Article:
- Equity markets showed some modest signs of broadening out in the quarter but cap-weighted indices once again outpaced equal-weighted indices.
- Consumer spending shows little sign of slowing despite inflation and interest rate headwinds.
- Valuations on a cap and equal-weighted basis are looking more reasonable just as earnings are poised to turn upward.
Economic & Market Review
In July, US equity markets extended the rally that began in October 2022 with the S&P500 index rising 3.2%, lifting the index 30% off the October 2022 lows and a mere 1.8% below the highs of early 2022. But July 31 was the high-water mark for the index as it traded down 6.3% over the next two months and finished down 3.3% for the quarter. Traditionally defensive sectors provided little protection from the market pullback as Consumer Staples and Utilities stocks fell 7.9% and 11.4%, respectively, over August and September. Small Caps fared much worse in the sell-off with the Russell 2000 Index falling 10.6% for the last two months. The average stock in the S&P 500 continues to trail the index by a wide margin, returning 1.9% year-to-date versus 13.1% for the capitalization-weighted index. The Federal Reserve raised the Fed Funds Target another 0.25% in the quarter and the yield on the 10 Yr. Treasury rose 0.72% from 3.86% to 4.58%. Mortgage rates reached a 23-year high at quarter’s end as rates on 30-year fixed mortgages rose to 7.3%. WTI Crude rose 28% to $90.77/bbl. while lithium prices continued their sell-off falling 40% for the quarter and are now down 67% from their December 2022 peak.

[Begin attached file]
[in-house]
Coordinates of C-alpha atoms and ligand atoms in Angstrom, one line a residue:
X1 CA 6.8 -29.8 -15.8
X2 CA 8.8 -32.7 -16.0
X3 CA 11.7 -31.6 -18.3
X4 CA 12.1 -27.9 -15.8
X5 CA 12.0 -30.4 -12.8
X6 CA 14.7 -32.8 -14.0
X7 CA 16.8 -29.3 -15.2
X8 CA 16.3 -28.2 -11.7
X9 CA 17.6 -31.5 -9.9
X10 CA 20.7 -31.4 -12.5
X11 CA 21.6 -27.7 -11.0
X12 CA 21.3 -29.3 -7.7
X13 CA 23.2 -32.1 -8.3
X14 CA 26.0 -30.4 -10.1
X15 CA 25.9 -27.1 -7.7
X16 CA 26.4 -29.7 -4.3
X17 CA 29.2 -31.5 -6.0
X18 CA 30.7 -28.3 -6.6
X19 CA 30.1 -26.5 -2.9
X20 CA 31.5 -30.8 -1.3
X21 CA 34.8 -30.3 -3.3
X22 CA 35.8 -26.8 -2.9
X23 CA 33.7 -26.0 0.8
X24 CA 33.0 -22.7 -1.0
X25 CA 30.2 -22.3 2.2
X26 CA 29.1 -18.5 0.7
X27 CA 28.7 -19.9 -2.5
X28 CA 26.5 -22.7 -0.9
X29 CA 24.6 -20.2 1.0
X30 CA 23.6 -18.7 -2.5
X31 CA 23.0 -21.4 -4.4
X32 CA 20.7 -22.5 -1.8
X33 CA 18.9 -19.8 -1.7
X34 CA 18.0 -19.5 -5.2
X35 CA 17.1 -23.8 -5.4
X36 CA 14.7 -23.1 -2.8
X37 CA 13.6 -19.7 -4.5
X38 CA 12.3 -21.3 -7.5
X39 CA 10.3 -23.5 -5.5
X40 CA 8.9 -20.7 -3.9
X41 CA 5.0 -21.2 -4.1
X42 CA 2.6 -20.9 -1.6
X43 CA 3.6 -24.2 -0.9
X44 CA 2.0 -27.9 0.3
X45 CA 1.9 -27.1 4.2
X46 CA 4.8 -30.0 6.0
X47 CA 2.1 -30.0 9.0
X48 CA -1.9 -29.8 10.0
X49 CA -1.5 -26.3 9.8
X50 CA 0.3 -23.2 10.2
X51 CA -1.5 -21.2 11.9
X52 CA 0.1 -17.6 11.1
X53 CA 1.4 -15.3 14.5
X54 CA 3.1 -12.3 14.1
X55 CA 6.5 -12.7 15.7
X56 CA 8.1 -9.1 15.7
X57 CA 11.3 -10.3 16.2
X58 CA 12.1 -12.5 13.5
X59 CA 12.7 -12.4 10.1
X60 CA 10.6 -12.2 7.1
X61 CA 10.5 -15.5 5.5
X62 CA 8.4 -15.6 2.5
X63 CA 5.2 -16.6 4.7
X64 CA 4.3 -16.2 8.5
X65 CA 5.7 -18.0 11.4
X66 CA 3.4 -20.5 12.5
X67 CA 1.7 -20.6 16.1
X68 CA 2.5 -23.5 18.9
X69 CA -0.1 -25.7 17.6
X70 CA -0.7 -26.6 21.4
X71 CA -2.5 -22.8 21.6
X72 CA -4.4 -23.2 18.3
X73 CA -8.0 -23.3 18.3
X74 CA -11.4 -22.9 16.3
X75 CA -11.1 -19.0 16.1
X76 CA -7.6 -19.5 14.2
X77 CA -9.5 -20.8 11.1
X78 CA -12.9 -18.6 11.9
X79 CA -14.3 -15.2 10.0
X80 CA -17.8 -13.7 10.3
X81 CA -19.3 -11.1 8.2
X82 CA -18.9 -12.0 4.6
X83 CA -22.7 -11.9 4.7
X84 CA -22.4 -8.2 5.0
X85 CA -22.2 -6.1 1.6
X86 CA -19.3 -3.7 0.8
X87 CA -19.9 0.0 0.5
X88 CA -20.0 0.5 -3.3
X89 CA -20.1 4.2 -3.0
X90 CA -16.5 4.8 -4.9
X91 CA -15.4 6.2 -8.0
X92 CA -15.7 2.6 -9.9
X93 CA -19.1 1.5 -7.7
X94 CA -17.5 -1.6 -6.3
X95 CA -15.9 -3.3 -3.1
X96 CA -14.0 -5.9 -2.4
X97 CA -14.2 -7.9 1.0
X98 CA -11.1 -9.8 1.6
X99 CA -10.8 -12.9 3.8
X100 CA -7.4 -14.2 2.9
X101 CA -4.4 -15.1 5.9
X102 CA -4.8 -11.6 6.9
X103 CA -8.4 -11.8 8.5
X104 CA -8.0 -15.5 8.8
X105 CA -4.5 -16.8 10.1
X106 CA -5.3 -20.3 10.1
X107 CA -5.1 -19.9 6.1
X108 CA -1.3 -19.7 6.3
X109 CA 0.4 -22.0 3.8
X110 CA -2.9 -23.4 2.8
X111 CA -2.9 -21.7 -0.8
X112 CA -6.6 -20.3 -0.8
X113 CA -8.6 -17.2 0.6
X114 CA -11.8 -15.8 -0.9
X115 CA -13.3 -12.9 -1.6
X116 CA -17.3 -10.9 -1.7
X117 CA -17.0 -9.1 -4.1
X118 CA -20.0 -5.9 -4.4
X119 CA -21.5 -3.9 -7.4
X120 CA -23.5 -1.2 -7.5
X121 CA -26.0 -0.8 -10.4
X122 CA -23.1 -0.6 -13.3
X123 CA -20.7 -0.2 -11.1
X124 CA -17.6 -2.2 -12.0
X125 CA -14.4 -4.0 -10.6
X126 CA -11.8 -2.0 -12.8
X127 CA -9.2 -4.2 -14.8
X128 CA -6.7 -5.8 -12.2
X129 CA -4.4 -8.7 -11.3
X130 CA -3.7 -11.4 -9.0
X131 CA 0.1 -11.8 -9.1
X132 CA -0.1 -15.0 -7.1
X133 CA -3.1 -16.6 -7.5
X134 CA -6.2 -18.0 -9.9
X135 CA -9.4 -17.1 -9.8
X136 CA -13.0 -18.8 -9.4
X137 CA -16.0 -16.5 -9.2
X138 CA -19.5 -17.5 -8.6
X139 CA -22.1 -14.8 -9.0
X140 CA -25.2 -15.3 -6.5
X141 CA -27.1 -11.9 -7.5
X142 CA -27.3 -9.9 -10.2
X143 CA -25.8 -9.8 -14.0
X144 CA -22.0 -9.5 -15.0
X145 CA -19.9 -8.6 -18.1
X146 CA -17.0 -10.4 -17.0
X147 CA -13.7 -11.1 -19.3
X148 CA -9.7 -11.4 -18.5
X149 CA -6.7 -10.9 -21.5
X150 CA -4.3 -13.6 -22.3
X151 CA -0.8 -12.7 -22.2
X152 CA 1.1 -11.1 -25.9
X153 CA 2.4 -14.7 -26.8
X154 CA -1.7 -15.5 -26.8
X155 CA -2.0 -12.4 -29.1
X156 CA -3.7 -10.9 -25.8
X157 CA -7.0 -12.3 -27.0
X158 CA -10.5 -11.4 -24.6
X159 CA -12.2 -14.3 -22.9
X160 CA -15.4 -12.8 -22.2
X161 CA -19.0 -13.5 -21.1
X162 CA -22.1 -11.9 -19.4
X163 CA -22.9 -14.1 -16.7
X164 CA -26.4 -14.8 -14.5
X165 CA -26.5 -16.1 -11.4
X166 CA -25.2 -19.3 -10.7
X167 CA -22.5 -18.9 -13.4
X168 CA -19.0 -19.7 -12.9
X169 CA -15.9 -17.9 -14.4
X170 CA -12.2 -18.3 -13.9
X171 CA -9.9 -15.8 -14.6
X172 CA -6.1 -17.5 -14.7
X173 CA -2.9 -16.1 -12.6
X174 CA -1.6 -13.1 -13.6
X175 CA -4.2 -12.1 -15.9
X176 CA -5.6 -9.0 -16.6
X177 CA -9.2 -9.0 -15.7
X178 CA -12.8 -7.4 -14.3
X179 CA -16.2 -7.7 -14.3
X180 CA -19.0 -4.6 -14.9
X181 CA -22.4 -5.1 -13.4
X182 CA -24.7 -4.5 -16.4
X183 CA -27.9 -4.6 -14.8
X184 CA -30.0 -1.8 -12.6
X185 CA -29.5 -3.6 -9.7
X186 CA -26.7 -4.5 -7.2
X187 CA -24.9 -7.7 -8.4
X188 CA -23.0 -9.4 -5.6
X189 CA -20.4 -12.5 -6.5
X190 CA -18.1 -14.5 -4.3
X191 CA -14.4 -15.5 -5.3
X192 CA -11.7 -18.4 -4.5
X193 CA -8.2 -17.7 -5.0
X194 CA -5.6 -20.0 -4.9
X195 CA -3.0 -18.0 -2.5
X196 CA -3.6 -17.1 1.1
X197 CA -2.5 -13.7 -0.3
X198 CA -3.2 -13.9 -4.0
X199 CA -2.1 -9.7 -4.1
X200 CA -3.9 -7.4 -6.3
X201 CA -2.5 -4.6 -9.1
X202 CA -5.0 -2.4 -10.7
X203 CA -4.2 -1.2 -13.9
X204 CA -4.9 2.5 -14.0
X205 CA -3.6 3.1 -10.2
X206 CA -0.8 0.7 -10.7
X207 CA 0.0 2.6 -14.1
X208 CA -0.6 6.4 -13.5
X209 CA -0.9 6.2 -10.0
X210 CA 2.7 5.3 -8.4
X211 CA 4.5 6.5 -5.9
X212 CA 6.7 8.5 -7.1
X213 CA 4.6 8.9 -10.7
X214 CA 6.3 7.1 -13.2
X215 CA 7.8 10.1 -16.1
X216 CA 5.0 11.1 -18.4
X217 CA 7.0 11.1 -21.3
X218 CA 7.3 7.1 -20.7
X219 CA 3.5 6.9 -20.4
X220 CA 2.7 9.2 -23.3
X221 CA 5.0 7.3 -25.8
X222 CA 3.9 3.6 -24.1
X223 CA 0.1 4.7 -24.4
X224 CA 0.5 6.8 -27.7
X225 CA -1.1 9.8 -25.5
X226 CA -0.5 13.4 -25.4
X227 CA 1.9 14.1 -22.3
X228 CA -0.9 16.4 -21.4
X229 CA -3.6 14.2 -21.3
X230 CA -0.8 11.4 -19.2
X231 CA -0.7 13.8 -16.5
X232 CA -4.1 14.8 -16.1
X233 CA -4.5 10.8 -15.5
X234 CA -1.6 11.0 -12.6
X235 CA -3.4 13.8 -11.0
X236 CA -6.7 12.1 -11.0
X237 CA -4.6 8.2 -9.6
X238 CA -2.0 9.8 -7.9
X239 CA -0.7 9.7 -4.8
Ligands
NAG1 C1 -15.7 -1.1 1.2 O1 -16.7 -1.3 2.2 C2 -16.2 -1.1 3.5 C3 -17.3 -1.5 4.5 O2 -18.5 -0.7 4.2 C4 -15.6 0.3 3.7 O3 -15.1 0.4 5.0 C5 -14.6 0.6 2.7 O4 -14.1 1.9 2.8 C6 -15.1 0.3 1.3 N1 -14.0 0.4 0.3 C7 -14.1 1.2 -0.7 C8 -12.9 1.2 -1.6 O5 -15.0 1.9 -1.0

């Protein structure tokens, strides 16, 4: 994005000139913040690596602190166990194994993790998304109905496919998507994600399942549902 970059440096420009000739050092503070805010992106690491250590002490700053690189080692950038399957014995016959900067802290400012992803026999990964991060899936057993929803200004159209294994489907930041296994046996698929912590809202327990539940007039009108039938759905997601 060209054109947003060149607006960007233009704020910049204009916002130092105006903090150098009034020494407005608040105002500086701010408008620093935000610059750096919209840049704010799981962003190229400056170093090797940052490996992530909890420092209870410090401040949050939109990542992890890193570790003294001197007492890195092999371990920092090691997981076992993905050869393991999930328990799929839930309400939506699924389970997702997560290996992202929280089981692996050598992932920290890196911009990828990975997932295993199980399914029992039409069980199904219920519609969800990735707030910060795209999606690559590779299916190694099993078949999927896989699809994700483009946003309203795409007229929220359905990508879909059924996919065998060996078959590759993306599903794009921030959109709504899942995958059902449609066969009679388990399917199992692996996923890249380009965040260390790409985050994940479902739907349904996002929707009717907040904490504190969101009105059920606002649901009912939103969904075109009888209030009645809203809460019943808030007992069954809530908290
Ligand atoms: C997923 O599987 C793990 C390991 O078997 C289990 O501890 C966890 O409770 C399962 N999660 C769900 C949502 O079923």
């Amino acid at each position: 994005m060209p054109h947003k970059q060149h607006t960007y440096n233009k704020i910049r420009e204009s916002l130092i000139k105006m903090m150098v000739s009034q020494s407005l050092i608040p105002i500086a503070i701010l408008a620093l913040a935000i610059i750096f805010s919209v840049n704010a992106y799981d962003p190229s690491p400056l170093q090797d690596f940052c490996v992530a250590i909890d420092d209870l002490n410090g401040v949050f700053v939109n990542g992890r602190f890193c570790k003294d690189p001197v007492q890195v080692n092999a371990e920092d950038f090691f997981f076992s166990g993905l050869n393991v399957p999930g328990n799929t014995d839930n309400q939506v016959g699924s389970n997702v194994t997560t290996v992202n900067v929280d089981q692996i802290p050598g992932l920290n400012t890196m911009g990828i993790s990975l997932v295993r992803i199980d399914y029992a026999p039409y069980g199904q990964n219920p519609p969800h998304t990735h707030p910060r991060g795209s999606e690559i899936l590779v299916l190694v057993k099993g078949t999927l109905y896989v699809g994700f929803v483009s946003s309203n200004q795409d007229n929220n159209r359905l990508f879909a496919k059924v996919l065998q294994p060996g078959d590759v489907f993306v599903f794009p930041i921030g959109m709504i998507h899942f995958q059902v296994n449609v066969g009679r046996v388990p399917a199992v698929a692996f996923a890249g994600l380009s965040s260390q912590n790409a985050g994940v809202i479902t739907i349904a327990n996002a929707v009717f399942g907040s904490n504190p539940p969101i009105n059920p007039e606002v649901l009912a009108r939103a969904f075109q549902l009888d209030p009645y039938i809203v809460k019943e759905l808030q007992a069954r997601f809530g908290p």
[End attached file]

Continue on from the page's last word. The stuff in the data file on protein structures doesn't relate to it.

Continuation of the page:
Over the past year, we have been of the view that at least a mild recession would be required in order for the Federal Reserve to reach its goal of bringing inflation down to its 2% target. The economy has proved far more resilient than we expected and despite the economic strength inflation has come down markedly from the June 2022 peak. We do not believe the economy is yet out of the woods as myriad concerns remain including a yield curve that remains significantly inverted, labor strife at GM, Ford and Stellantis, continued budget wrangling in D.C., the war in Ukraine and significant weakness in Europe and China. At the same time, the odds that the Fed will achieve a soft landing are also rising. Primary contributing factors to an optimistic outlook are healing of supply chain pressures, consumer and corporate balance sheets in strong positions, consumer spending remains robust, financial conditions (as measured by the Chicago FRB National Financial Conditions Index) at their most accommodative level since the Fed began rate increases in March 2022 and an acknowledgment that history may not be much of a guide given the unique nature of the pandemic that initiated this current cycle. The market sell-off that began in January 2022 was largely based on a belief that inflationary pressures would eventually lead to a recession, just as the market rebound that began in October 2022 reflected acknowledgement that the economy was defying pessimism and holding up quite well in the face of interest rate increases. The biggest driver of the U.S. economy is consumer spending and there’s little sign of significant pressure on consumer spending at this time. While consumer preferences may have shifted from services to goods and back again, real spending has rolled along, despite all the pressures of higher inflation. Exhibit 1 shows consumer spending has quickly returned to its trend of the post-GFC period following the brief, but dramatic downturn during the first half of 2020. Given the growth in real household income over the past year and continued strong employment readings, driven by the hesitancy of corporation’s to cut payrolls following a period of labor shortage, the likelihood of the Fed threading the needle for a soft landing now appears to be the consensus outlook.